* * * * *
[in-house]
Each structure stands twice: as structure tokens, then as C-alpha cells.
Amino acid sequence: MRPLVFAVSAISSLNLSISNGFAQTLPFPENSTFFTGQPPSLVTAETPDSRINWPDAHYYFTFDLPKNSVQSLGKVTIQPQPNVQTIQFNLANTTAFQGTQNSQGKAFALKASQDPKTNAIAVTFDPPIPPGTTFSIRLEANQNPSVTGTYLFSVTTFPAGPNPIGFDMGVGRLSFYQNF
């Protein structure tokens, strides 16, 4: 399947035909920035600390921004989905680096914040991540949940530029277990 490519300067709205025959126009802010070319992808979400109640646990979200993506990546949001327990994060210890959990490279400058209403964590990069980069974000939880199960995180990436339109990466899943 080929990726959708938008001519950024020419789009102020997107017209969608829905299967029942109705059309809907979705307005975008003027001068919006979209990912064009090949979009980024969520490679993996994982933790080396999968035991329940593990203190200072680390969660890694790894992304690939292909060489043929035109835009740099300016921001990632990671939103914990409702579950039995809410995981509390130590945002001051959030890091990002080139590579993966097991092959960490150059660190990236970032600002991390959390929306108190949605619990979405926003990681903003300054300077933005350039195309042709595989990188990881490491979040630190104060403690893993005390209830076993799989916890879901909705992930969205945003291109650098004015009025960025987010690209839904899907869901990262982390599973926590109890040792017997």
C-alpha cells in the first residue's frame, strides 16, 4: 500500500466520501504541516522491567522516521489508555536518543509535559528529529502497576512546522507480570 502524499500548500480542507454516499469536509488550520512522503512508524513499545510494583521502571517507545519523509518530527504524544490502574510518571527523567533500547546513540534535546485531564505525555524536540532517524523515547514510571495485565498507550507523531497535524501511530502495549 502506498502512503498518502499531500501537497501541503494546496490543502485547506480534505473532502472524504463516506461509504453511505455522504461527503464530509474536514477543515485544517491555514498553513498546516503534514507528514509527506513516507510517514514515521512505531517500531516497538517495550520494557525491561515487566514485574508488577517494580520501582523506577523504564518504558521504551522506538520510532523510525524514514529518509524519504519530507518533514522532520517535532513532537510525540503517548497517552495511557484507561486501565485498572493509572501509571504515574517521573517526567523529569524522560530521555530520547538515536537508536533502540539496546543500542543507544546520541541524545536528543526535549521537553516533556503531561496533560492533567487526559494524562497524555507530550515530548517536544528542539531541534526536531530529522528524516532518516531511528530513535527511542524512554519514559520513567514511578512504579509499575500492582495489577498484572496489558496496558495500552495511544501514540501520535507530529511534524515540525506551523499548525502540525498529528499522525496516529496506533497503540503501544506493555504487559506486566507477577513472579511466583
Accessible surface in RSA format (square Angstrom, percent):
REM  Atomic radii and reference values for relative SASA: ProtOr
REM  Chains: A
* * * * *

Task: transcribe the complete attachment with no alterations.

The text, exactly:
[in-house]
Each structure stands twice: as structure tokens, then as C-alpha cells.
Amino acid sequence: MRPLVFAVSAISSLNLSISNGFAQTLPFPENSTFFTGQPPSLVTAETPDSRINWPDAHYYFTFDLPKNSVQSLGKVTIQPQPNVQTIQFNLANTTAFQGTQNSQGKAFALKASQDPKTNAIAVTFDPPIPPGTTFSIRLEANQNPSVTGTYLFSVTTFPAGPNPIGFDMGVGRLSFYQNF
């Protein structure tokens, strides 16, 4: 399947035909920035600390921004989905680096914040991540949940530029277990 490519300067709205025959126009802010070319992808979400109640646990979200993506990546949001327990994060210890959990490279400058209403964590990069980069974000939880199960995180990436339109990466899943 080929990726959708938008001519950024020419789009102020997107017209969608829905299967029942109705059309809907979705307005975008003027001068919006979209990912064009090949979009980024969520490679993996994982933790080396999968035991329940593990203190200072680390969660890694790894992304690939292909060489043929035109835009740099300016921001990632990671939103914990409702579950039995809410995981509390130590945002001051959030890091990002080139590579993966097991092959960490150059660190990236970032600002991390959390929306108190949605619990979405926003990681903003300054300077933005350039195309042709595989990188990881490491979040630190104060403690893993005390209830076993799989916890879901909705992930969205945003291109650098004015009025960025987010690209839904899907869901990262982390599973926590109890040792017997």
C-alpha cells in the first residue's frame, strides 16, 4: 500500500466520501504541516522491567522516521489508555536518543509535559528529529502497576512546522507480570 502524499500548500480542507454516499469536509488550520512522503512508524513499545510494583521502571517507545519523509518530527504524544490502574510518571527523567533500547546513540534535546485531564505525555524536540532517524523515547514510571495485565498507550507523531497535524501511530502495549 502506498502512503498518502499531500501537497501541503494546496490543502485547506480534505473532502472524504463516506461509504453511505455522504461527503464530509474536514477543515485544517491555514498553513498546516503534514507528514509527506513516507510517514514515521512505531517500531516497538517495550520494557525491561515487566514485574508488577517494580520501582523506577523504564518504558521504551522506538520510532523510525524514514529518509524519504519530507518533514522532520517535532513532537510525540503517548497517552495511557484507561486501565485498572493509572501509571504515574517521573517526567523529569524522560530521555530520547538515536537508536533502540539496546543500542543507544546520541541524545536528543526535549521537553516533556503531561496533560492533567487526559494524562497524555507530550515530548517536544528542539531541534526536531530529522528524516532518516531511528530513535527511542524512554519514559520513567514511578512504579509499575500492582495489577498484572496489558496496558495500552495511544501514540501520535507530529511534524515540525506551523499548525502540525498529528499522525496516529496506533497503540503501544506493555504487559506486566507477577513472579511466583
Accessible surface in RSA format (square Angstrom, percent):
REM  Atomic radii and reference values for relative SASA: ProtOr
REM  Chains: A